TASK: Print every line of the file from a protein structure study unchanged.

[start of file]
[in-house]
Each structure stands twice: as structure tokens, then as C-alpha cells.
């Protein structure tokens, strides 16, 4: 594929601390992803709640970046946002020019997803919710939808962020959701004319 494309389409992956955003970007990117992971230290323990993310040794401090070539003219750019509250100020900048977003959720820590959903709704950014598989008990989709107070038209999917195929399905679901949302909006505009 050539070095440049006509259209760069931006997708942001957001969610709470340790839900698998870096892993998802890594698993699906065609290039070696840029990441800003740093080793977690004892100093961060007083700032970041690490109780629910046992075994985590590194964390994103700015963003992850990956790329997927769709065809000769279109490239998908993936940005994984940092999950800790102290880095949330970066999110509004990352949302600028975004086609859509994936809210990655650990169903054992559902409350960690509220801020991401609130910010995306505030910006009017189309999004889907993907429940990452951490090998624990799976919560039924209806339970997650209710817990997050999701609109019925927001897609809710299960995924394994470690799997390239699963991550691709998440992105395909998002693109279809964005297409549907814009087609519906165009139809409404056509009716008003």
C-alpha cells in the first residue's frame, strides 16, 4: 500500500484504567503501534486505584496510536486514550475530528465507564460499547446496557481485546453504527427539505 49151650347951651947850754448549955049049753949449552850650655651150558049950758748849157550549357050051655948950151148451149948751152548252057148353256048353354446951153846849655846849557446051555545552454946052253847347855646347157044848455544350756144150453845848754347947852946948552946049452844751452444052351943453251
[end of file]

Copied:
[in-house]
Each structure stands twice: as structure tokens, then as C-alpha cells.
């Protein structure tokens, strides 16, 4: 594929601390992803709640970046946002020019997803919710939808962020959701004319 494309389409992956955003970007990117992971230290323990993310040794401090070539003219750019509250100020900048977003959720820590959903709704950014598989008990989709107070038209999917195929399905679901949302909006505009 050539070095440049006509259209760069931006997708942001957001969610709470340790839900698998870096892993998802890594698993699906065609290039070696840029990441800003740093080793977690004892100093961060007083700032970041690490109780629910046992075994985590590194964390994103700015963003992850990956790329997927769709065809000769279109490239998908993936940005994984940092999950800790102290880095949330970066999110509004990352949302600028975004086609859509994936809210990655650990169903054992559902409350960690509220801020991401609130910010995306505030910006009017189309999004889907993907429940990452951490090998624990799976919560039924209806339970997650209710817990997050999701609109019925927001897609809710299960995924394994470690799997390239699963991550691709998440992105395909998002693109279809964005297409549907814009087609519906165009139809409404056509009716008003």
C-alpha cells in the first residue's frame, strides 16, 4: 500500500484504567503501534486505584496510536486514550475530528465507564460499547446496557481485546453504527427539505 49151650347951651947850754448549955049049753949449552850650655651150558049950758748849157550549357050051655948950151148451149948751152548252057148353256048353354446951153846849655846849557446051555545552454946052253847347855646347157044848455544350756144150453845848754347947852946948552946049452844751452444052351943453251